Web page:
Dara not only read the literature of other religions but also conversed with and respected the learned men of those faiths. ‘Mukalima-i-dara Shikuh wa Baba lal’ captures a spiritual discussion between Dara Shikoh and Baba Lal, later recognised to be Lal Dayal, the Hindu mystic from Punjab. The two were introduced through Mullah Shah. The conversation that ensued records Dara’s curiosity about various aspects of the Hindu religion and the ascetic life it encourages. The Sufi Prince would later refer to Baba lal as one of the ‘perfect,’ stating that “there are arifs and ‘perfects’ in every community through whose grace God grants salvation to that community.”
By the age of forty-four, Dara would write the ‘Majma-ul-Bahrain’ (the Mingling of the two oceans). Within this fifty-seven page document, Dara analytically compares aspects of Islam and Hinduism and extracts the abundant similarities in their core values. The book studies concepts such as ‘elements’, ‘religious exercises’, ‘beholding of God’, ‘names of God, the most high’ and ‘Apostleship and Prophetship’. But the greatest ode by the Prince to the religion of a majority of his people was the ‘Sirr-i-Akbar’ (the Great Secret), a translation of fifty chapters of the Upanishads.
Dara undertook this mammoth task, aided by the pandits and sanyasis of Benares (Varanasi) to discover the ‘Unity of being’ (Wahdat al Wajud) doctrines hidden in them. In this, he argues that the Hindus do not negate monotheism rather, the Upanishads are an ancient work which are the fountainhead of the ocean of monotheism. Some historians also attribute the translation of the ‘Bhagvat Gita’ to Dara.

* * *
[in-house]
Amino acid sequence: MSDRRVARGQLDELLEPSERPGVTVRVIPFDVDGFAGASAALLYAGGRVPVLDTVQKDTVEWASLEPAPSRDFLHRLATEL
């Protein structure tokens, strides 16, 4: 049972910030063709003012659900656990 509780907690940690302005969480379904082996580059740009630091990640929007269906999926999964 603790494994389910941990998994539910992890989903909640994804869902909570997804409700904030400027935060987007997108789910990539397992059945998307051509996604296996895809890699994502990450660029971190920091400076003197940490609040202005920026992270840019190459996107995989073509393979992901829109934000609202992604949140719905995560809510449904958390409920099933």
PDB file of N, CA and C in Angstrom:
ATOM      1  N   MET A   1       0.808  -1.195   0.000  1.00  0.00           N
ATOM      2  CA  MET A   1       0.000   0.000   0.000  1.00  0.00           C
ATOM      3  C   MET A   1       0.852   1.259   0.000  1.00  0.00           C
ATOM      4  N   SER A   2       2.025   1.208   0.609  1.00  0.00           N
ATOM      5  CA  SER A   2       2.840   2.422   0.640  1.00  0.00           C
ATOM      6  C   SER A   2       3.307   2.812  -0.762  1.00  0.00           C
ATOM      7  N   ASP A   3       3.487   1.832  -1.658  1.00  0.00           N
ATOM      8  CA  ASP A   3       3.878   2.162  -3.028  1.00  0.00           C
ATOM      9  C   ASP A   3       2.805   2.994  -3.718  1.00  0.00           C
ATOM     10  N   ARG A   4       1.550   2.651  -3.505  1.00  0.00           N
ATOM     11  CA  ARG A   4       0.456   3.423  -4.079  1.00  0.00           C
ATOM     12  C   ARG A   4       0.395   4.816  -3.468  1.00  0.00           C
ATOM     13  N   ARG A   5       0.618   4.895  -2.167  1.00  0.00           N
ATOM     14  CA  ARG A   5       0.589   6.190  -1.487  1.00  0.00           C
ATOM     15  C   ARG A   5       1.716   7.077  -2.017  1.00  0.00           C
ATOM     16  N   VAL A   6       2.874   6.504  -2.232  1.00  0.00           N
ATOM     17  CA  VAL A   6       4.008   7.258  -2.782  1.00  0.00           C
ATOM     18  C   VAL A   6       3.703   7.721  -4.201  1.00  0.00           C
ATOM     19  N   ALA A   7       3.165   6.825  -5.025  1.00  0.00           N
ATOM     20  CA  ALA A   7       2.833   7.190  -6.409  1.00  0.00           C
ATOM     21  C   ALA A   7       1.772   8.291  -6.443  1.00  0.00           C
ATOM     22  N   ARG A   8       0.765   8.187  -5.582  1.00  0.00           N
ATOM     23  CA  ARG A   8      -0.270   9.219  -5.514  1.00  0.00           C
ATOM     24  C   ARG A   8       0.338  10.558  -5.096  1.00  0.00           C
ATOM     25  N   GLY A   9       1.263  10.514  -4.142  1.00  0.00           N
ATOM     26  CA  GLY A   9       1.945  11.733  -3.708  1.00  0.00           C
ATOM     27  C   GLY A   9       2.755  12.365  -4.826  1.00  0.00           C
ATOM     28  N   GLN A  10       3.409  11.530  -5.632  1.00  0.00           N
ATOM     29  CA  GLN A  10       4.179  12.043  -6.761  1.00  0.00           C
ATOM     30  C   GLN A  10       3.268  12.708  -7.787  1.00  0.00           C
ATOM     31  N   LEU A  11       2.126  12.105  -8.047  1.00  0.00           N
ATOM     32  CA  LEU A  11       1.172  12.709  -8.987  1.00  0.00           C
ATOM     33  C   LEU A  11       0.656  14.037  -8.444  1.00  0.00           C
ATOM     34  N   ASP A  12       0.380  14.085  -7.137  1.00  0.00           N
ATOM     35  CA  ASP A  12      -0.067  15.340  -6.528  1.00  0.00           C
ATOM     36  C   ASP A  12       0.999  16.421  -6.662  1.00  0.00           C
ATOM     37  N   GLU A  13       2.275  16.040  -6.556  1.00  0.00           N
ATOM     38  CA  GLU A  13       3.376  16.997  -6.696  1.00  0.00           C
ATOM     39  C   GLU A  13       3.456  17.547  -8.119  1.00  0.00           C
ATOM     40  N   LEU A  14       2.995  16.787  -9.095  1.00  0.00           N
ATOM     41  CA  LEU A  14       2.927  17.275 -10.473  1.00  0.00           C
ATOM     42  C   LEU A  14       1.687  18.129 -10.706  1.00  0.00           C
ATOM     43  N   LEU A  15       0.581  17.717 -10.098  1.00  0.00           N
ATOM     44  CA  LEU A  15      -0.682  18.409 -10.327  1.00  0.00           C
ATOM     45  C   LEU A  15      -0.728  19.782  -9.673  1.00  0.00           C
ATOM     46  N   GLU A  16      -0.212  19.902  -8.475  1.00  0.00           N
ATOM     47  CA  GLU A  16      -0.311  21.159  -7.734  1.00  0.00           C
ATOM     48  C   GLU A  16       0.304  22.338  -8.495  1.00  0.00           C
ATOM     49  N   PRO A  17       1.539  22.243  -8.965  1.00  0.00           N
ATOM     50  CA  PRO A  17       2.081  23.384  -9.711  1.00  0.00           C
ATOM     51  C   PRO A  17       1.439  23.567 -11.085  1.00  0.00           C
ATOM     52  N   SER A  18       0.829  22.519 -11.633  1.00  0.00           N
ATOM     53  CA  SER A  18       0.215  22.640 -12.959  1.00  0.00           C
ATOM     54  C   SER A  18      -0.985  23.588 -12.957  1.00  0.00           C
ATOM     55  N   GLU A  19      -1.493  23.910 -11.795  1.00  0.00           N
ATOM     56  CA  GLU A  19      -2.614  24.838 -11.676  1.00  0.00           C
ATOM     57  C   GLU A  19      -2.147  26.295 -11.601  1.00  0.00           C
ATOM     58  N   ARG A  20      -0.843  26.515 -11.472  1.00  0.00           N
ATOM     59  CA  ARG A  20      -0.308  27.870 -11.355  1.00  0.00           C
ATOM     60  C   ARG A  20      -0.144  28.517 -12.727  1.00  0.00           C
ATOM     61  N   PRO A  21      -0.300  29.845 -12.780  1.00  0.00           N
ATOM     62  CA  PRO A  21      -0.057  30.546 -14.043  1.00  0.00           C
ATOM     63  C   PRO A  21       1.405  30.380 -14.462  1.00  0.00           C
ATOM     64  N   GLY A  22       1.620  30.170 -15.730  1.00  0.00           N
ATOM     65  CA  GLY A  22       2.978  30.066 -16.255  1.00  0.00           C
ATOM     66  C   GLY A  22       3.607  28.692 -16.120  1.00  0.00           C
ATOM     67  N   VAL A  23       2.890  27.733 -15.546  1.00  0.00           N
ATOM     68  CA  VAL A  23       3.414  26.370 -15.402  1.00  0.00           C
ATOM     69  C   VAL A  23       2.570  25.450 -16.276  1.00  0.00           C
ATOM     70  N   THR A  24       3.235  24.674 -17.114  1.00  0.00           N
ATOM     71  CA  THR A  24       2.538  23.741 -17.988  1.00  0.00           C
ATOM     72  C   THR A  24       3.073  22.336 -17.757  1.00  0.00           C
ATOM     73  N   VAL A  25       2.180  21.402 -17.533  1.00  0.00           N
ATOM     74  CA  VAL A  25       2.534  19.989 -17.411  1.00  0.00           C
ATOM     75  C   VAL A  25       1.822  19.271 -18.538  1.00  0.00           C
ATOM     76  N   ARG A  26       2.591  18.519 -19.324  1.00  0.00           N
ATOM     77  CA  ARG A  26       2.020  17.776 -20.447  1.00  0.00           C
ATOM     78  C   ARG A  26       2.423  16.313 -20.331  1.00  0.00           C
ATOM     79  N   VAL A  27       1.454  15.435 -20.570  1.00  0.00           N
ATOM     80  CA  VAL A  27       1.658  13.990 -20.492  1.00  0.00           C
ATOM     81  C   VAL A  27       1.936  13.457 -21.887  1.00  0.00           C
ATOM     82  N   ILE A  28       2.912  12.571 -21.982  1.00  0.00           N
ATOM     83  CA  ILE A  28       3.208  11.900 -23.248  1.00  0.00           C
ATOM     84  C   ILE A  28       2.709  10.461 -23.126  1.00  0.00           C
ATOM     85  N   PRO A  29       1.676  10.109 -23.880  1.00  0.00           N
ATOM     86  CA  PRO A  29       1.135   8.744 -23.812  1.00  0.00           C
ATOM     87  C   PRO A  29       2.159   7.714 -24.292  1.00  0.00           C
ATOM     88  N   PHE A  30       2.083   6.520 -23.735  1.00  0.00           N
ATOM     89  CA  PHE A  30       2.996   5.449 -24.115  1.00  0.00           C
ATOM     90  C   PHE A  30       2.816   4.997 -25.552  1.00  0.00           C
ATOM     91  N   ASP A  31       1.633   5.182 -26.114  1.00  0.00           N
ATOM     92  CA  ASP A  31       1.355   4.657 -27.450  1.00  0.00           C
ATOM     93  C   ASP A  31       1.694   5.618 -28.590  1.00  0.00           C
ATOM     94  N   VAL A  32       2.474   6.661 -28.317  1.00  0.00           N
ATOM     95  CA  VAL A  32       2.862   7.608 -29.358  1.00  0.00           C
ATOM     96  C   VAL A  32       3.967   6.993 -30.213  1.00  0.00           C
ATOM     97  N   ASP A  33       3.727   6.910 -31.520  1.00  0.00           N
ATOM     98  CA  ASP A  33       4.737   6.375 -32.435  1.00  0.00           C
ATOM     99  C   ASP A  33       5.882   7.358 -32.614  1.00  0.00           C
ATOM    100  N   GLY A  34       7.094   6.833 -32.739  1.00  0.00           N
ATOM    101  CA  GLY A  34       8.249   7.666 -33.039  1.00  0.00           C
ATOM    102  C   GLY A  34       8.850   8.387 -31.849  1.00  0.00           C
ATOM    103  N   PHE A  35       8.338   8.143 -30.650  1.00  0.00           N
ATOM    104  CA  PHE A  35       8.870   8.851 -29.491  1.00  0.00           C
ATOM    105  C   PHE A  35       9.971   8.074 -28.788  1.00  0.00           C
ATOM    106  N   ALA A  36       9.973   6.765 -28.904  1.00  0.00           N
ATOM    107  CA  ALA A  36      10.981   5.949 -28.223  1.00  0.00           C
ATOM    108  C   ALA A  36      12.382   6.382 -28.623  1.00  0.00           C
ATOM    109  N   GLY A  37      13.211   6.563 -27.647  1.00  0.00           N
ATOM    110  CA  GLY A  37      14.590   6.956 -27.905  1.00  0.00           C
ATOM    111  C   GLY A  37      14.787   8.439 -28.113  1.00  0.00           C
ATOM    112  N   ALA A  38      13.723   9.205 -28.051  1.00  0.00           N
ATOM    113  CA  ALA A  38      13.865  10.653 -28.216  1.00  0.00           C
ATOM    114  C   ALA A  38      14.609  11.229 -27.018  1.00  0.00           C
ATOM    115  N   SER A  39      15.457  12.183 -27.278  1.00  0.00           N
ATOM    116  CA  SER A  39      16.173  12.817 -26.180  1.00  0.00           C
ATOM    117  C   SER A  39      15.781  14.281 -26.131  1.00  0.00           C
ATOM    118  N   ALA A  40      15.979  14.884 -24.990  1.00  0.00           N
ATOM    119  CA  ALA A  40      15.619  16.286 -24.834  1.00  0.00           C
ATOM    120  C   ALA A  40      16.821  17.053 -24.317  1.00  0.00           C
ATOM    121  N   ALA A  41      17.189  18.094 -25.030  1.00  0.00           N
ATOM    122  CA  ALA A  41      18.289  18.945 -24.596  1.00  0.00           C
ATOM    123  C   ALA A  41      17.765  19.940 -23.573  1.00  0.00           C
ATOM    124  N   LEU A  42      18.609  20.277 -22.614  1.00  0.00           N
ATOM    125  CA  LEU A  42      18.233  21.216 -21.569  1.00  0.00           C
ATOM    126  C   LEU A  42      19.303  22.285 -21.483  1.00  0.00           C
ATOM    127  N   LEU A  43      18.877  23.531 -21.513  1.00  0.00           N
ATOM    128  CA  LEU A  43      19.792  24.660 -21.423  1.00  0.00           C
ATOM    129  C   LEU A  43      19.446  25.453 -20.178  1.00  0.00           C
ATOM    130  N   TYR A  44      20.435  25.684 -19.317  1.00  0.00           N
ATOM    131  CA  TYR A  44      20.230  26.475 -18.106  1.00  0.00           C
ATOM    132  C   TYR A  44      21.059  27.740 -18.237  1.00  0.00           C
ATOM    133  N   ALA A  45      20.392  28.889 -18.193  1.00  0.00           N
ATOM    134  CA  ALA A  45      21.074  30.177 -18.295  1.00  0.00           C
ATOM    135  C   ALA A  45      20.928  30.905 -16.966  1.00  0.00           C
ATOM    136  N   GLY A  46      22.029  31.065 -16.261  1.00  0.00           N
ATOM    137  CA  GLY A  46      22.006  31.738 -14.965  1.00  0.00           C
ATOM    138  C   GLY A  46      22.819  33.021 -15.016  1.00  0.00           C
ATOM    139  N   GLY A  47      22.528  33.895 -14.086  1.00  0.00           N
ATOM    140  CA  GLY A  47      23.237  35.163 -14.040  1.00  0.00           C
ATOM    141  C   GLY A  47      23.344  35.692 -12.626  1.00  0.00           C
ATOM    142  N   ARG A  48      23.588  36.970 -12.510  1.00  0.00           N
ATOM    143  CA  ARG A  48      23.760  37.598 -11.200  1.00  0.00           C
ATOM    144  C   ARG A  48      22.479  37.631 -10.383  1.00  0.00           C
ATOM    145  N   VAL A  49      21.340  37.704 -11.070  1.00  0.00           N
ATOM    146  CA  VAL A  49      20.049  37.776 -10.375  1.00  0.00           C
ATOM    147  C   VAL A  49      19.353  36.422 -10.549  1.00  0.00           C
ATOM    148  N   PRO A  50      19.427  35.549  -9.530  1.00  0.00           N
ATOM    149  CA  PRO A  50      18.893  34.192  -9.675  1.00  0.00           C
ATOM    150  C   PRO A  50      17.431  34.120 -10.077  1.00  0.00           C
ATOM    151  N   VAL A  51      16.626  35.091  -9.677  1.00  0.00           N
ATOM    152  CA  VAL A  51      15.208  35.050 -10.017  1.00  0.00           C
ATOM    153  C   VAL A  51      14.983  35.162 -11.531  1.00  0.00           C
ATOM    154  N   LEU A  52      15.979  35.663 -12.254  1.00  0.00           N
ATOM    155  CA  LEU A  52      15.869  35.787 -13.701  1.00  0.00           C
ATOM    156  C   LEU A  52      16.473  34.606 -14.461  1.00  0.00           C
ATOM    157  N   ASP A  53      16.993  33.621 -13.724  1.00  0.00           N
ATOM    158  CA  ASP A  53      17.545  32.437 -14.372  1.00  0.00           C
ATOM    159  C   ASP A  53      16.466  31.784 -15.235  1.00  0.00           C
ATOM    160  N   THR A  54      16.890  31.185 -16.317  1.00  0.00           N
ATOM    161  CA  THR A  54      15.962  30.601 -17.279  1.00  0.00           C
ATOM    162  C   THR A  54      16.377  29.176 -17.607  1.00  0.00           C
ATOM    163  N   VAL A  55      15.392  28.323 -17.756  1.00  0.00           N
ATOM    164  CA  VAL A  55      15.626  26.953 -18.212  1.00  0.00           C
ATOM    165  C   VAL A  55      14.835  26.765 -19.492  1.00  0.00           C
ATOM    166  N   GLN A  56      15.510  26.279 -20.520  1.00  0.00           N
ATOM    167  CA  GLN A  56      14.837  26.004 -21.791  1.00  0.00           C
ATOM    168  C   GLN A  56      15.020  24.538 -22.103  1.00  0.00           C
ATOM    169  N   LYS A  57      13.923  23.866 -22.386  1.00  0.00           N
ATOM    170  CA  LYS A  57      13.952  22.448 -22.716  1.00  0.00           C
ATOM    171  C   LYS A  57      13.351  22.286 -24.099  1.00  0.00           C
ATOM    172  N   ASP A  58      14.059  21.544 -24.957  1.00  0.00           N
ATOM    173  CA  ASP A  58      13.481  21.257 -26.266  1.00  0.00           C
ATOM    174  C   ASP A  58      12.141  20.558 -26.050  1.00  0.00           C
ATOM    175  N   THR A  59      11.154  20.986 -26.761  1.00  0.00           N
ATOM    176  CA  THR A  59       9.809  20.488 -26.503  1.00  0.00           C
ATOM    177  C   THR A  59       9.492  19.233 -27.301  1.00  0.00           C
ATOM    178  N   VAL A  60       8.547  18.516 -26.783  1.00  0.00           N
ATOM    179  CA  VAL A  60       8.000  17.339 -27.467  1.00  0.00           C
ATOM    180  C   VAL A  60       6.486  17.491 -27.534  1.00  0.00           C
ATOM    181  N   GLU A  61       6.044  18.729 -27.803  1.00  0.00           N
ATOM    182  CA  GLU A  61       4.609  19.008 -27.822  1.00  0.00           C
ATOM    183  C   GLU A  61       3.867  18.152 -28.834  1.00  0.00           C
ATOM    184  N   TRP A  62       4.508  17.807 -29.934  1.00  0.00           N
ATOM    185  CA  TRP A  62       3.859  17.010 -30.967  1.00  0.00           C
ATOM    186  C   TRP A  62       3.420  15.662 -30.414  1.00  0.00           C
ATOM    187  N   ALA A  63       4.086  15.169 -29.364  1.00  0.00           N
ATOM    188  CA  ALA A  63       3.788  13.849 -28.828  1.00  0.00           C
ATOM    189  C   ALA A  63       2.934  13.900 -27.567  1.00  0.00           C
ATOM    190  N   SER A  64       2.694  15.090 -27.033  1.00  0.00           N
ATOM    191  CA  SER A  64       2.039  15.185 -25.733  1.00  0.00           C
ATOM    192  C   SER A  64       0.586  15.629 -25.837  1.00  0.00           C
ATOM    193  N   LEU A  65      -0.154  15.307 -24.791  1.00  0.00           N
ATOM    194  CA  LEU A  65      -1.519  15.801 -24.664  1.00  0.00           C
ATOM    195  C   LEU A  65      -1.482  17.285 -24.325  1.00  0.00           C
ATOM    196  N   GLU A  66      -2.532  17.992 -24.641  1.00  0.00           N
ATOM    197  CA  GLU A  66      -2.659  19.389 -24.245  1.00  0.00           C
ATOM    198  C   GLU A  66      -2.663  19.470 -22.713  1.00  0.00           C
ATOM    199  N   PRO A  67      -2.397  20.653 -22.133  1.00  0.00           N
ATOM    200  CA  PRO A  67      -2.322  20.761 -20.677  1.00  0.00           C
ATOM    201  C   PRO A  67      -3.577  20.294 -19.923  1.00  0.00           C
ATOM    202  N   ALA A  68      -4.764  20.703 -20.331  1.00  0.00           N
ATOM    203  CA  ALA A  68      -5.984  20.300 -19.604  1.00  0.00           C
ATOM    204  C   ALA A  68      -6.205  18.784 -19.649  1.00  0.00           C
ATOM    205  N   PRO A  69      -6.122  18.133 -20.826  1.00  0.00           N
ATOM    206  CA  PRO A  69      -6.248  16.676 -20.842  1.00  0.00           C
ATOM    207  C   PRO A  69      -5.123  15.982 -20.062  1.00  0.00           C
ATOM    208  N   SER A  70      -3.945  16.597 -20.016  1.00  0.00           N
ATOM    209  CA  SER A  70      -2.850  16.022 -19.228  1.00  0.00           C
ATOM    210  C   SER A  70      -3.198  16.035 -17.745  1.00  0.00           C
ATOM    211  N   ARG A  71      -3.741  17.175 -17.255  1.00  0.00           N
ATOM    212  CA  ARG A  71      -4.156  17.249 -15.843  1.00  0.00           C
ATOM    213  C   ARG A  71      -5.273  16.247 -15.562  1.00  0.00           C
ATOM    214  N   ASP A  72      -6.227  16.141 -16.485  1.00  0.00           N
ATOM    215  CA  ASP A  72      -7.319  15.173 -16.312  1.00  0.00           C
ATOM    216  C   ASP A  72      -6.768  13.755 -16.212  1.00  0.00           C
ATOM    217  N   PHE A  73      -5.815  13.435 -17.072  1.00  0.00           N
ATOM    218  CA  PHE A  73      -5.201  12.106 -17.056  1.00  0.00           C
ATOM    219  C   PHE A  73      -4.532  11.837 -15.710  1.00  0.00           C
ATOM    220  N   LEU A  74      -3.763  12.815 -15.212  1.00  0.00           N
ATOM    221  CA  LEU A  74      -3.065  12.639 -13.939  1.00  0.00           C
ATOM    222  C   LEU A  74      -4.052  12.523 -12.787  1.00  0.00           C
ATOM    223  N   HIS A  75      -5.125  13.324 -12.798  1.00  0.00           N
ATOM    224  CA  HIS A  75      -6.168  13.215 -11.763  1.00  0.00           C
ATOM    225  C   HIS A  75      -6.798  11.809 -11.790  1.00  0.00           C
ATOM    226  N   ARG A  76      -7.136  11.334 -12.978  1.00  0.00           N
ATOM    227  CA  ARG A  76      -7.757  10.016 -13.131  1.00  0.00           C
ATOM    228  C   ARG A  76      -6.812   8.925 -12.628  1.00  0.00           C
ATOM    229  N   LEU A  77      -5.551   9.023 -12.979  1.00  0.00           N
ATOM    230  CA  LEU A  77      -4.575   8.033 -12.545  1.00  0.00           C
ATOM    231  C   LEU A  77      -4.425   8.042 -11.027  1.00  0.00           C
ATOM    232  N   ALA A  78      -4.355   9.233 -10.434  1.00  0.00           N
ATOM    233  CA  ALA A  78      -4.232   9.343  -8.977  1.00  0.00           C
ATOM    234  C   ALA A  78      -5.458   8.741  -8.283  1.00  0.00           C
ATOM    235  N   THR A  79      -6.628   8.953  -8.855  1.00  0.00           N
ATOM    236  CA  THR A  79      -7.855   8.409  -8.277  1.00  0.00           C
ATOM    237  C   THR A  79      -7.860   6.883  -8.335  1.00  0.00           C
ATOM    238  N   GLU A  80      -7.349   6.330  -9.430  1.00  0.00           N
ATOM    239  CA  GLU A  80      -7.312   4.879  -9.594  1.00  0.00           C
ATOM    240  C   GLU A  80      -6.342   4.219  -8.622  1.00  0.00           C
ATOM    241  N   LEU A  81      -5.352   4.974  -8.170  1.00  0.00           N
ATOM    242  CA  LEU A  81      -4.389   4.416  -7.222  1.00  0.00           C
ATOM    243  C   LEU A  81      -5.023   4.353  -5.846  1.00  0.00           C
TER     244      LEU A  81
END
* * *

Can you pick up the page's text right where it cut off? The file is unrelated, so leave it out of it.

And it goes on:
The ‘Sirr-i-Akbar’ was completed by 1657. In the same year, Emperor Shah Jahan was struck with a severe and long illness. Rumours of the Emperor’s impending death sparked off a war of succession between the six siblings. Dara was supported in his claims by his sister Jahanara Begum. Aurangzeb, Murad and Shuja, supported by their sister Roshanara Begum, joined their forces to launch an attack on the Imperial capital.
Confounded by the prolonged illness of his beloved father and confronted by the attack by his own brothers, Dara displayed unforeseen military tact and leadership in the field of war.
However, the Sufi Prince lost the first attack at the Battle of Samugarh in 1658. The defeated Prince sought refuge in Dadar, Afghanistan but was betrayed by his host to his brother, Aurangzeb.
It would not have been enough to merely defeat the beloved Dara Shikoh in battle. Aurangzeb had to defeat the adoration the people of Shahjahanabad (Delhi) felt for Dara.The ‘Prince of High Fortune’, as his father had once named him, was brought to Delhi in rags. He was then paraded in the streets of the Imperial capital atop a female elephant, chained and disgraced.
Bernier, an eye witness of this ignominious show said that “the crowd assembled upon this disgraceful occasion was immense and everywhere i observed the people were weeping and lamenting the fate of Dara in the most touching language. From every quarter i heard piercing and distressing shrieks for the indian people have a very tender heart; men, women and children wailing as if some mighty calamity had happened to themselves.”
Charged with apostasy by Aurangzeb’s Ullama, Dara was executed on September 9th, 1659 and his body was placed on the back of an elephant and exhibited in every bazaar and lane in the city of Delhi.
Historians have often painted Dara Shikoh to be a tragic figure, overshadowed by his brother in the annals of Indian history, a flicker of hope in an age of religious orthodoxy. The words of this beloved sufi have however, outlived his empire and seek a resurgence in times to come.